On art and revolution… | CHRISTINA GRAMMATIKOPOULOU

“Nothing painful is there, nothing fraught with ruin, no shame, no dishonour, that I have not seen in thy woes and mine.”
Sophocles, Antigone, 442 B.C.

Two brothers kill each other in the battle. One is honored, the other is left unburied. His sister defies the tyrant’s order to leave him unburied. She confronts the tyrant and is killed for standing up for her beliefs, for standing up for human dignity.

As my news feed fills up with revolutions, fires, deaths, I feel more and more the need to turn to ancient drama, poetry, art. As I read –once again- Sophocles’ Antigone, I can see why.

It is not about escaping reality, but about feeling and understanding it better. For art doesn’t just count victims or describe clashes, like the evening news. It finds the reasons; the hubris of the dictator, the power of the people, the human values that rise above any arbitrary power:

Freedom, justice, dignity, peace.

February 2011

“Nothing painful is there, nothing fraught with ruin, no shame, no dishonour, that I have not seen in thy woes and mine.”
Sophocles, Antigone, 442 B.C.

Two brothers kill each other in the battle. One is honored, the other is left unburie

“Nothing painful is there, nothing fraught with ruin, no shame, no dishonour, that I have not seen in thy woes and mine.”
Sophocles, Antigone, 442 B.C.

Two brothers kill each other in the battle. One is honored, the other is left unburied. His sister defies the tyrant’s order to leave him unburied. She confronts the tyrant and is killed for standing up for her beliefs, for standing up for human dignity.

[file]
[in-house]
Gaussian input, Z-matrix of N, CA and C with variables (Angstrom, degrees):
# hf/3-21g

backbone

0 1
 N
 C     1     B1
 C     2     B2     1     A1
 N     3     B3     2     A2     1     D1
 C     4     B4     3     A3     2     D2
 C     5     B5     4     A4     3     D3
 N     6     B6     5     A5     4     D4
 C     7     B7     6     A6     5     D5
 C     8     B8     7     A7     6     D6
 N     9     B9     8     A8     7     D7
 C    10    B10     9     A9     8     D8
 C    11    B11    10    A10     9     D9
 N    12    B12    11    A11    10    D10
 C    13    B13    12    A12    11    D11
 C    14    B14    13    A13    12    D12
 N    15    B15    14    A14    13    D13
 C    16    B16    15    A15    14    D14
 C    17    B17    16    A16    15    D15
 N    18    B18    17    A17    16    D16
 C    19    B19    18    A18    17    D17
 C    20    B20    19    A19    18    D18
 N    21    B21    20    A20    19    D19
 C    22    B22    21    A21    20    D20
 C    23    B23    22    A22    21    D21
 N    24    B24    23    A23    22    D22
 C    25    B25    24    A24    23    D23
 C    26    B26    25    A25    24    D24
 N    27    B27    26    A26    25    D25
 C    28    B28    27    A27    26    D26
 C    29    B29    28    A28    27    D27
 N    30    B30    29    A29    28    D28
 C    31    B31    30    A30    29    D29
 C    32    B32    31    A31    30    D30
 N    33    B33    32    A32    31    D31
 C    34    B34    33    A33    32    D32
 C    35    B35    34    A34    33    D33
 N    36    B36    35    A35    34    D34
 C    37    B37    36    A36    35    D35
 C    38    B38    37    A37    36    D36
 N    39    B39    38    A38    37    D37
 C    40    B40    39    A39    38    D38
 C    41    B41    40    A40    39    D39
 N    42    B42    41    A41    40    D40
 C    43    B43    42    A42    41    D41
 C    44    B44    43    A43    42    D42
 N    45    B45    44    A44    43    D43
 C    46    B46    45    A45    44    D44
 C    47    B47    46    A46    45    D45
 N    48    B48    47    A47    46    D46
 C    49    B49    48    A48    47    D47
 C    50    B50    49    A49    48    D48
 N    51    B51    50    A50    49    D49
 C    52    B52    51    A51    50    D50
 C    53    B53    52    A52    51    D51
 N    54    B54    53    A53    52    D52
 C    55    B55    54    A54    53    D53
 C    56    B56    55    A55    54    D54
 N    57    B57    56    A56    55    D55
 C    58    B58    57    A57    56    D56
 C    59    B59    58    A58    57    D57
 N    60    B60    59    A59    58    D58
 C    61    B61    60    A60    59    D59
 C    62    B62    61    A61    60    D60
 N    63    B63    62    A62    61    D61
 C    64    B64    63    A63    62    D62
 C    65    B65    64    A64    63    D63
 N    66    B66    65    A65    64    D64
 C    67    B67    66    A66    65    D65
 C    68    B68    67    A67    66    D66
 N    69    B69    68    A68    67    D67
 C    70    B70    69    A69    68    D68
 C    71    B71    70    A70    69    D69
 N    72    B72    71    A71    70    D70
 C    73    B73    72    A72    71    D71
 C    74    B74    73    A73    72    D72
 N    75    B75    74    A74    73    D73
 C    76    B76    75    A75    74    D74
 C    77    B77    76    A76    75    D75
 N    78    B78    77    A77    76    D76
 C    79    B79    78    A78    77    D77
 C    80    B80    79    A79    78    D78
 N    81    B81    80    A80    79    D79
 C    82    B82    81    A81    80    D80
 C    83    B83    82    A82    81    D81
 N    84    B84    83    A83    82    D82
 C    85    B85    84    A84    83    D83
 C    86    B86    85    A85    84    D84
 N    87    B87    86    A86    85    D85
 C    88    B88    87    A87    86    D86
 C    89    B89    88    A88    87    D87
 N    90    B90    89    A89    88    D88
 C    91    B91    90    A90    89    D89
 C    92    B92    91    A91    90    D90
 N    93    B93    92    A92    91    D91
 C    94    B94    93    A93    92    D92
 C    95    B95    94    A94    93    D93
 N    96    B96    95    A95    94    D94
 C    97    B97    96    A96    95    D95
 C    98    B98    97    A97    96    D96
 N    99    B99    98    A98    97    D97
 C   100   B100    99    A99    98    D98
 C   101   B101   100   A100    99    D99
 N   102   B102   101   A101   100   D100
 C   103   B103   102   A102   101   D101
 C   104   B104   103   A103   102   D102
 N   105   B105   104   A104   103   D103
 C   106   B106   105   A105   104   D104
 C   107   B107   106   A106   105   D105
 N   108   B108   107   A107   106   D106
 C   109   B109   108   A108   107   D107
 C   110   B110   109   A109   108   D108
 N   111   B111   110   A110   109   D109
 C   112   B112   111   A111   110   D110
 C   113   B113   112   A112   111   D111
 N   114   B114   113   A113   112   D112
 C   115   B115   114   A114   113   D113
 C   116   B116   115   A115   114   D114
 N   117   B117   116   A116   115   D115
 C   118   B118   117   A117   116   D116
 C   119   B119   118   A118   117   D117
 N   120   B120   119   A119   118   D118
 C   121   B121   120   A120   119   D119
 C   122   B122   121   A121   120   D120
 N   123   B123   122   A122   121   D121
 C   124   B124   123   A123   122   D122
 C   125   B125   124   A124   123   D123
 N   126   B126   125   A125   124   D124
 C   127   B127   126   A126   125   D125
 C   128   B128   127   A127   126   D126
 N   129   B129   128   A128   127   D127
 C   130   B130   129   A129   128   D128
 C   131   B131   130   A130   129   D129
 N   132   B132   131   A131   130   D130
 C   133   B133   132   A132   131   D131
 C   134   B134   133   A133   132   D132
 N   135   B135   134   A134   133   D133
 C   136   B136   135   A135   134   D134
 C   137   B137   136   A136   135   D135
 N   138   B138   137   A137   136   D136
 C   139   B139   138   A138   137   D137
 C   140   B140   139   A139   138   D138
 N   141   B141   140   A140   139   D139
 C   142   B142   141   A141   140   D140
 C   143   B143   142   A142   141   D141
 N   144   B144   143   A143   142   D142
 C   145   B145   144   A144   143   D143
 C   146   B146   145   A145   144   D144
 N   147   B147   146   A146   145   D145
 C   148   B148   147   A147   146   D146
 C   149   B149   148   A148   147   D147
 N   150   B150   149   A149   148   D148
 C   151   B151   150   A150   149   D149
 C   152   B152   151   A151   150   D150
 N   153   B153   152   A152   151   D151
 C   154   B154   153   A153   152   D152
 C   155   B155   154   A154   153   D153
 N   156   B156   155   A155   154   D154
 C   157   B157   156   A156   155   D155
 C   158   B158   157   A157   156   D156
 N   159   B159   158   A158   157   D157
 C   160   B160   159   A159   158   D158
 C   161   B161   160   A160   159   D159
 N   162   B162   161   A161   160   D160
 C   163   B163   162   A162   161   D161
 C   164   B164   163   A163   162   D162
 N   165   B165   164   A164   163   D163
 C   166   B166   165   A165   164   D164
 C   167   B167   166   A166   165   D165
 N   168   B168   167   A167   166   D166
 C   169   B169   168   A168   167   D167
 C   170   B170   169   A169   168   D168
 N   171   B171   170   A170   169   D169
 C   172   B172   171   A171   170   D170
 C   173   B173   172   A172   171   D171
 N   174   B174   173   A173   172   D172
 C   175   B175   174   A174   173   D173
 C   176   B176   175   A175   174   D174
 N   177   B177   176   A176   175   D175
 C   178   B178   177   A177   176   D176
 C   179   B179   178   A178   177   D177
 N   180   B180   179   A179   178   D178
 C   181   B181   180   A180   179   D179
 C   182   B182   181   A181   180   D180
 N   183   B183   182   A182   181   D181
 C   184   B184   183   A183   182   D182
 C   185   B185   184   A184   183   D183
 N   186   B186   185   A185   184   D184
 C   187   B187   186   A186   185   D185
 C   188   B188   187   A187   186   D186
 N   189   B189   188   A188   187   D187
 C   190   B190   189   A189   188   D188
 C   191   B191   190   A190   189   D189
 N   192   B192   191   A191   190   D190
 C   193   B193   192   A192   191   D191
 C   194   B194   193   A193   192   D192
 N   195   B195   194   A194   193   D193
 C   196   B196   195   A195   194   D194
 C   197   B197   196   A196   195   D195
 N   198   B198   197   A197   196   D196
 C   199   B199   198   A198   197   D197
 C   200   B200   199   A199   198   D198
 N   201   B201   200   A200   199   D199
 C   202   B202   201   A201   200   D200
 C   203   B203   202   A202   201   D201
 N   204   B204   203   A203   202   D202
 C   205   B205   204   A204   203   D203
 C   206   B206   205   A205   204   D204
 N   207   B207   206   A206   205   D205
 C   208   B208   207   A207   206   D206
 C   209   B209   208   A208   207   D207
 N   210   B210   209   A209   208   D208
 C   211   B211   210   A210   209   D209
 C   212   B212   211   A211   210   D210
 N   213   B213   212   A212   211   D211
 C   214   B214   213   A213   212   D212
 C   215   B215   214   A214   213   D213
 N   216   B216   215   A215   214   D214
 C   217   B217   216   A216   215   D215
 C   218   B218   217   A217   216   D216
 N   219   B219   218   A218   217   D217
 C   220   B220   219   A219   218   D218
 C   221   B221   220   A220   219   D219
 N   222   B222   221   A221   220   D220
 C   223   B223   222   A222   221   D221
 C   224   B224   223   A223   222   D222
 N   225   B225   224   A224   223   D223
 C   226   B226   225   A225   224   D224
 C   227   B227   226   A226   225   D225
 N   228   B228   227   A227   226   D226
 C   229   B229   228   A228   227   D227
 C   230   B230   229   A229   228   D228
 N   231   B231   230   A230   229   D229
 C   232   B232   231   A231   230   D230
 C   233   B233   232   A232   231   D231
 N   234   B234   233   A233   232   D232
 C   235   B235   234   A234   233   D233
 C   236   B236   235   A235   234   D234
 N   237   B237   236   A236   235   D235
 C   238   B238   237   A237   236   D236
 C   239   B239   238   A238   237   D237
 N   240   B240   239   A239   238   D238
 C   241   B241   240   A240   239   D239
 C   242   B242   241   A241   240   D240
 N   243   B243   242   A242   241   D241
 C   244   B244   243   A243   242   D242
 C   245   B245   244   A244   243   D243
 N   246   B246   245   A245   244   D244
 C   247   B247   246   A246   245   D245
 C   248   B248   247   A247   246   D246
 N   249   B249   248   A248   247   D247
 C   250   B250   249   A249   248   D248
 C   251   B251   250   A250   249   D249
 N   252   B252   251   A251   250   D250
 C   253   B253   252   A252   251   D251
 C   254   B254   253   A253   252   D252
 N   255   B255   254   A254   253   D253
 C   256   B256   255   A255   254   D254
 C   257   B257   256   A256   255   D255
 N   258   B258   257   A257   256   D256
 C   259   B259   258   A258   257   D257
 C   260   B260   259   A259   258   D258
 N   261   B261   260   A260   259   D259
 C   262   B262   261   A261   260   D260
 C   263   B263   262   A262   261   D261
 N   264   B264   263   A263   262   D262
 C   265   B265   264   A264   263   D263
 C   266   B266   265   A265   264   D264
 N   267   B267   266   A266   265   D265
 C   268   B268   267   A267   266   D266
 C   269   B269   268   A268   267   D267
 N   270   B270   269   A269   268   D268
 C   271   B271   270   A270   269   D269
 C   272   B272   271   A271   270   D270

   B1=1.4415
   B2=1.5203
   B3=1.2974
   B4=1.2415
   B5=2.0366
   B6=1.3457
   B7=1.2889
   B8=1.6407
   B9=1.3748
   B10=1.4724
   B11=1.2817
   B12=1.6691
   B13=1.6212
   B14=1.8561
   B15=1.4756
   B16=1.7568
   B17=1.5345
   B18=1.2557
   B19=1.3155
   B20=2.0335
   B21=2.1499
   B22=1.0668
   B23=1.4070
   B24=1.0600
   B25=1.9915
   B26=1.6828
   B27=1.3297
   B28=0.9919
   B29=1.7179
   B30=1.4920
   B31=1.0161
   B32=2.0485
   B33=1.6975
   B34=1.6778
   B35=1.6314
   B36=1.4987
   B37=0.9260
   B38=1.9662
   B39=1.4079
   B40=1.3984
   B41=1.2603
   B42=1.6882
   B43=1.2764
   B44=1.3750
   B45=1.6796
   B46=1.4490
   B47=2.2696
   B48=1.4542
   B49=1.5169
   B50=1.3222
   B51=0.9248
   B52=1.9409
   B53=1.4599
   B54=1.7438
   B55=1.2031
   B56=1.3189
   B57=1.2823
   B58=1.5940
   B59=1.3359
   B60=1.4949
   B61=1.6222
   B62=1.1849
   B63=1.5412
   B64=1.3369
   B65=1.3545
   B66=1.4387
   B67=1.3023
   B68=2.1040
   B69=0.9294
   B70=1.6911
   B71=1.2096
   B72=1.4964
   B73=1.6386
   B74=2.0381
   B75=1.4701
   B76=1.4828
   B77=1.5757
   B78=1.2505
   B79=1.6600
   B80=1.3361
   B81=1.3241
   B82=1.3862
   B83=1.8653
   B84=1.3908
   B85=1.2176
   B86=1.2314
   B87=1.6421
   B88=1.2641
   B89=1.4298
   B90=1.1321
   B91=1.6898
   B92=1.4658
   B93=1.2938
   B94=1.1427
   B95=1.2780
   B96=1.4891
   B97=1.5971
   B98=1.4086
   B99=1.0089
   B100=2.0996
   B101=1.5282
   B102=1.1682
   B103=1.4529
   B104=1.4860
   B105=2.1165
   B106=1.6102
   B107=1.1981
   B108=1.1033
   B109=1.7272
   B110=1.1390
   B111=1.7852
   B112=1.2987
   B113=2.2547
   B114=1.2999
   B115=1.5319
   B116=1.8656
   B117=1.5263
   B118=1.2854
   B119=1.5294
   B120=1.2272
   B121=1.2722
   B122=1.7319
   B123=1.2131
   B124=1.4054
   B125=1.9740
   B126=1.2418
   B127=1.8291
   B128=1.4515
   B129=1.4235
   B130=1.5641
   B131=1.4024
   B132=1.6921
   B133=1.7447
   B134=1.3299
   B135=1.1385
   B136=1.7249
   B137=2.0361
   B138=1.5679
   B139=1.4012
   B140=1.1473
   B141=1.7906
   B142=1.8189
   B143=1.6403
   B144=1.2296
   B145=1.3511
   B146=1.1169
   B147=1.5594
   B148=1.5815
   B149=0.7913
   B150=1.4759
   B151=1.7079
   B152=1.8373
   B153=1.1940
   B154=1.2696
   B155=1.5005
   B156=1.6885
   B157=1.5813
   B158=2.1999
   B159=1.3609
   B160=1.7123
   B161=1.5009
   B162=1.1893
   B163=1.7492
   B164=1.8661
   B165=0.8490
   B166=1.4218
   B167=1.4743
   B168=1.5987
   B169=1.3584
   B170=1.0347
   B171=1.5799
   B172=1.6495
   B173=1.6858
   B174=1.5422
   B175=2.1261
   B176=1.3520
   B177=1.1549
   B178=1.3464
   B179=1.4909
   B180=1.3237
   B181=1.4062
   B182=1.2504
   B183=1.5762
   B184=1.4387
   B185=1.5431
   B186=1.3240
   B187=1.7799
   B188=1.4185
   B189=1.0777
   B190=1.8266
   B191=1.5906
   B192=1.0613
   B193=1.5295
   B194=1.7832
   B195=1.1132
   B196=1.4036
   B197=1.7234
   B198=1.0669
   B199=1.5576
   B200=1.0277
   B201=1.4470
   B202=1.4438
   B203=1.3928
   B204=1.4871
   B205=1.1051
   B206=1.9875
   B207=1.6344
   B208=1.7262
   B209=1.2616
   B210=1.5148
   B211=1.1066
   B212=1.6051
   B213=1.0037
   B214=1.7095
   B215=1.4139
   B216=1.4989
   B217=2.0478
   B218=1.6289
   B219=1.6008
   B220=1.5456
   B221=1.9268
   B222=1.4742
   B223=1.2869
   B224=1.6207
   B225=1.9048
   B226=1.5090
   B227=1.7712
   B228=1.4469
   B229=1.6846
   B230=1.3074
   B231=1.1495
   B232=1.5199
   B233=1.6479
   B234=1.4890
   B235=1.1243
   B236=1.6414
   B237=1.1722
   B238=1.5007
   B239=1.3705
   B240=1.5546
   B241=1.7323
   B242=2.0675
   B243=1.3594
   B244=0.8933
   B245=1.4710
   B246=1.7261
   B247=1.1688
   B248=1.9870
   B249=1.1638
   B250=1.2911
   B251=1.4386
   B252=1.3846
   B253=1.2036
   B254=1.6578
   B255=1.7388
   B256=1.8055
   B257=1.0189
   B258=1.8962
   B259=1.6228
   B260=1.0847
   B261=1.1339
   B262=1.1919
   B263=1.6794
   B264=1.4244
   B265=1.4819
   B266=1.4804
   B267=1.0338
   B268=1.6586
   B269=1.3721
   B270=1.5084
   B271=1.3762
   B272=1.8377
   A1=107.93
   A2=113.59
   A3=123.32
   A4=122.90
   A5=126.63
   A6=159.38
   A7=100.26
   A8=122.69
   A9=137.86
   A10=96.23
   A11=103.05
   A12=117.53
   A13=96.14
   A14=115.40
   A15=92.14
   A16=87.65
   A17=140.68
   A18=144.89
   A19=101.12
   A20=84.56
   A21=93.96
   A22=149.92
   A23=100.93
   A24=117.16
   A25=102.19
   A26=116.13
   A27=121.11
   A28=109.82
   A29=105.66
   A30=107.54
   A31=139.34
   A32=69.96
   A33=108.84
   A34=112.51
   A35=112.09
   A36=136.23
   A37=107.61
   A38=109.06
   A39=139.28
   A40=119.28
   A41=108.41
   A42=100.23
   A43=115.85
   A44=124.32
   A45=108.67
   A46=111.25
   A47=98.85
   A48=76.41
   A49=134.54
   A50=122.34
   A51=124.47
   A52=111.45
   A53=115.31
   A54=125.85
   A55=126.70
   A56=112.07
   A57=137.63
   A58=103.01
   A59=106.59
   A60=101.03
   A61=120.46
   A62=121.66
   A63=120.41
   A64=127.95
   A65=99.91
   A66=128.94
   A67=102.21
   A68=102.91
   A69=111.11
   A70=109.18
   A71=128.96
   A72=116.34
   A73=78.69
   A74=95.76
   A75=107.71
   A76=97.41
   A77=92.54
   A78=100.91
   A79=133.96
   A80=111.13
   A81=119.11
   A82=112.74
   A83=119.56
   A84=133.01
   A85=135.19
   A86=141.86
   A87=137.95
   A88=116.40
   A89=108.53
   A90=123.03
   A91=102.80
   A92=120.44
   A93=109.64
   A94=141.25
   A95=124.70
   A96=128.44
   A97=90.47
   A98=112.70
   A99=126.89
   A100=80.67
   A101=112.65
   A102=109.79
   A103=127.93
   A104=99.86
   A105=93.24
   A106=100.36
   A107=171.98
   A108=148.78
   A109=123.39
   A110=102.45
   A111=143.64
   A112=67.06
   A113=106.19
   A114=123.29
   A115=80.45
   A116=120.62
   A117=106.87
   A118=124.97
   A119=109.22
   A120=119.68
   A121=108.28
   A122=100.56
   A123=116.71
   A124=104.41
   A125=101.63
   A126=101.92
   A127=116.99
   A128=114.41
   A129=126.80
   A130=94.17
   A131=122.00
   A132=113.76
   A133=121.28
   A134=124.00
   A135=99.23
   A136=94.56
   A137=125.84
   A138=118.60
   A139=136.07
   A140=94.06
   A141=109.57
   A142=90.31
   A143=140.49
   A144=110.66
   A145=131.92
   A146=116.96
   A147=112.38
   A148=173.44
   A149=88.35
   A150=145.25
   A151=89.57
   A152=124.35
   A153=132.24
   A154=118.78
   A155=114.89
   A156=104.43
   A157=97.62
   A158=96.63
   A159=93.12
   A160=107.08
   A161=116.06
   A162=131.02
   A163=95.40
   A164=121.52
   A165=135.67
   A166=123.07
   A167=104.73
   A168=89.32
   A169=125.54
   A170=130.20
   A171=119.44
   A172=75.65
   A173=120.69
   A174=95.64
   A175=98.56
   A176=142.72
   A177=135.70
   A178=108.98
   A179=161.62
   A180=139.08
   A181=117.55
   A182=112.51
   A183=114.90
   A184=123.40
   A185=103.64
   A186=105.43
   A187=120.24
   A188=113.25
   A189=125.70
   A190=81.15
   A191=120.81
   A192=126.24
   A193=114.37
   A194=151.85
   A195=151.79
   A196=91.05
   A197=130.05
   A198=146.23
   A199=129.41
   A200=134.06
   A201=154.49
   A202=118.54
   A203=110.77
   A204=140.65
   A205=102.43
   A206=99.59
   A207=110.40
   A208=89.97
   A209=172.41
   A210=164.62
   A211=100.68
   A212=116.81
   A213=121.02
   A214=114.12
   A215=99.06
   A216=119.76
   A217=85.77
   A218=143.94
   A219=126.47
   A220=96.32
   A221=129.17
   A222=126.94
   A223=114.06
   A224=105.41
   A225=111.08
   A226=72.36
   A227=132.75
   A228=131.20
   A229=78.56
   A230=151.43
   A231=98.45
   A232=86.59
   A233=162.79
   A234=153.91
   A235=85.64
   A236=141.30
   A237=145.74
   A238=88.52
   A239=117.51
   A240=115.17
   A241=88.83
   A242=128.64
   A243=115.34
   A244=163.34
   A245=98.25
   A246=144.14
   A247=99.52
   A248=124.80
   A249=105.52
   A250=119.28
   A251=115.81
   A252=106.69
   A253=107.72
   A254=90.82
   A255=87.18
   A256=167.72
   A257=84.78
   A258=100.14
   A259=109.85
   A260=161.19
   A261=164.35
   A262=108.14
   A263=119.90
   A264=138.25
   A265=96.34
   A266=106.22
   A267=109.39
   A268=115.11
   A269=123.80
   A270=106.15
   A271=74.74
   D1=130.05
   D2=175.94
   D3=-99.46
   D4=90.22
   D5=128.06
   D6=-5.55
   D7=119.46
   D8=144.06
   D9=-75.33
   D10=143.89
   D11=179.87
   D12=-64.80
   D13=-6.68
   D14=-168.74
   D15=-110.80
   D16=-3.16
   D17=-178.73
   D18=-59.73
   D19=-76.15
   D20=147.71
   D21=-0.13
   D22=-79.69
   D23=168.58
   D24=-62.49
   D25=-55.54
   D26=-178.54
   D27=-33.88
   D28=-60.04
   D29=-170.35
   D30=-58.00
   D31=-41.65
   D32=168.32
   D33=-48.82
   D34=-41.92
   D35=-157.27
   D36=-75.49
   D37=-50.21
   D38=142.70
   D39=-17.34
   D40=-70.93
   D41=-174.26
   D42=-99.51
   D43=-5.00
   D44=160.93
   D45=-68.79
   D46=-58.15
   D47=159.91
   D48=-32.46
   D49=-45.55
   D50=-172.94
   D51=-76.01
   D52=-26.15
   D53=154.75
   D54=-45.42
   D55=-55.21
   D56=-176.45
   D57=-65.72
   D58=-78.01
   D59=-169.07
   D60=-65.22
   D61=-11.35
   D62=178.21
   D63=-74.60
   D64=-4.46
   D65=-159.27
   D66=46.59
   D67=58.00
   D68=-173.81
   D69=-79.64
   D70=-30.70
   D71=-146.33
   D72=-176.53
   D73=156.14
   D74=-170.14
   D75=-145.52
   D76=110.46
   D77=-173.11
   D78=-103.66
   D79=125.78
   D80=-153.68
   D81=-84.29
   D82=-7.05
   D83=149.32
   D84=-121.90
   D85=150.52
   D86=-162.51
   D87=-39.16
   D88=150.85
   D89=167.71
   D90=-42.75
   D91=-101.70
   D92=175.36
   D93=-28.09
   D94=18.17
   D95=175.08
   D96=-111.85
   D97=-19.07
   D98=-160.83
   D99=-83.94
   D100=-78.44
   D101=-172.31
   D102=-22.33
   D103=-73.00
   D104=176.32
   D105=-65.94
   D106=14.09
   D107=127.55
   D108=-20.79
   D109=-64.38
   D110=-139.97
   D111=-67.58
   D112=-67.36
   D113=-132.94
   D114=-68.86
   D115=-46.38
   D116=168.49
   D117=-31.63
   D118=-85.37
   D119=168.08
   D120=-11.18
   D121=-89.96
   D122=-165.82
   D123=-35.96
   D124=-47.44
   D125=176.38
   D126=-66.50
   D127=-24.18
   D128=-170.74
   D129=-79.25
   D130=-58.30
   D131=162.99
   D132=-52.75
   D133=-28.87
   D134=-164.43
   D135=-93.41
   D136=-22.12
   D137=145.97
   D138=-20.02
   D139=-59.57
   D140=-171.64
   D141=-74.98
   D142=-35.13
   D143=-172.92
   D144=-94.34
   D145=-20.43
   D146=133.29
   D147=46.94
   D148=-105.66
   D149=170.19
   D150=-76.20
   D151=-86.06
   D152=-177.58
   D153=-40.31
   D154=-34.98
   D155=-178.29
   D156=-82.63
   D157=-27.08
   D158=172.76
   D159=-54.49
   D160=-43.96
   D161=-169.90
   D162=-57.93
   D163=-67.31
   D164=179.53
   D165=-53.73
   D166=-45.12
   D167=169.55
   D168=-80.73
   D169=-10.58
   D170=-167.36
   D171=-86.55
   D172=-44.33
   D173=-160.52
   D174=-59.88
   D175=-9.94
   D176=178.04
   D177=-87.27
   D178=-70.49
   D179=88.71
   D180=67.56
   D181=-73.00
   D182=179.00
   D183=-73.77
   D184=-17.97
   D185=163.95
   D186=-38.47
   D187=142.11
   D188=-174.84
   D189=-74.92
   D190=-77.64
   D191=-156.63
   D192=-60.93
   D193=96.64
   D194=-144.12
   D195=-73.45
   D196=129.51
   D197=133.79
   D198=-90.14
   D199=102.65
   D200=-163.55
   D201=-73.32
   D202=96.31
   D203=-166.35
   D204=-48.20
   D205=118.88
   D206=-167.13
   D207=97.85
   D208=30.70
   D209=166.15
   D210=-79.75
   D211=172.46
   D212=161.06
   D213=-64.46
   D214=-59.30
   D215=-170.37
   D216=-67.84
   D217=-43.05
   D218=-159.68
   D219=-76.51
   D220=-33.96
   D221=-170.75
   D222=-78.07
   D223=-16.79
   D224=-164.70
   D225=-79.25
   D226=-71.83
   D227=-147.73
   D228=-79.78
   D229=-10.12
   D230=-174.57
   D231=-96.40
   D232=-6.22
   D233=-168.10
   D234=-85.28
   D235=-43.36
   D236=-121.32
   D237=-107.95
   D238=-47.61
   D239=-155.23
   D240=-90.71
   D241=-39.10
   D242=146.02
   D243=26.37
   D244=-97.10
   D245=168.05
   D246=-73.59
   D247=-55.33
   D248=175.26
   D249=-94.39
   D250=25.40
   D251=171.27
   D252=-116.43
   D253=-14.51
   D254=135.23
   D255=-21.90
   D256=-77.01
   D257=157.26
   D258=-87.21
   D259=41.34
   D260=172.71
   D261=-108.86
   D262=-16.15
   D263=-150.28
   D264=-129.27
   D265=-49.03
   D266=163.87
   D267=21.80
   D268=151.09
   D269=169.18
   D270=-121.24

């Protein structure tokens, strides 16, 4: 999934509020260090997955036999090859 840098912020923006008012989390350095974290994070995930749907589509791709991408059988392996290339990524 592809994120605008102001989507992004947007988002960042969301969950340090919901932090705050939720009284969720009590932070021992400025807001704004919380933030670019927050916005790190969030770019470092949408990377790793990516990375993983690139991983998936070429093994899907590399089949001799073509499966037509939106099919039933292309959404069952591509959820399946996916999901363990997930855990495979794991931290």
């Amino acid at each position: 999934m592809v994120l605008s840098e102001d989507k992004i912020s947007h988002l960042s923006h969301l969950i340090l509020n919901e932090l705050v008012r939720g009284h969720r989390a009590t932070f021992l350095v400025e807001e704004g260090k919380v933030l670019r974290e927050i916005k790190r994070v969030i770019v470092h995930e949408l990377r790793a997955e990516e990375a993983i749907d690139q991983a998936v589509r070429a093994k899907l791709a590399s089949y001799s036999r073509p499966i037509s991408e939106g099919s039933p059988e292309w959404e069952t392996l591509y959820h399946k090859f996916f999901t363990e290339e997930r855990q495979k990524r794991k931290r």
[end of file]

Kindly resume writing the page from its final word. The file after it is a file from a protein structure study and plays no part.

As my news feed fills up with revolutions, fires, deaths, I feel more and more the need to turn to ancient drama, poetry, art. As I read –once again- Sophocles’ Antigone, I can see why.

The goal is not to escape reality, but to feel and understand it better. For art doesn’t just count victims or describe clashes, like the evening news. It finds the reasons; the hubris of the dictator, the power of the people, the human values that rise bigger than any arbitrary power:

Freedom, justice, dignity, peace.

February 2011

d. His sister defies the tyrant’s order to leave him unburied. She confronts the tyrant and is killed for standing up for her beliefs, for standing up for human dignity.

As my news feed fills up with revolutions, fires, deaths, I feel more and more the need to turn to ancient drama, poetry, art. As I read –once again- Sophocles’ Antigone, I can see why.

The goal is not to escape reality, but to feel and understand it better. For art doesn’t just count victims or describe clashes, like the evening news. It finds the reasons; the hubris of the dictator, the power of the people, the human values that rise bigger than any arbitrary power:

Freedom, justice, dignity, peace.

February 2011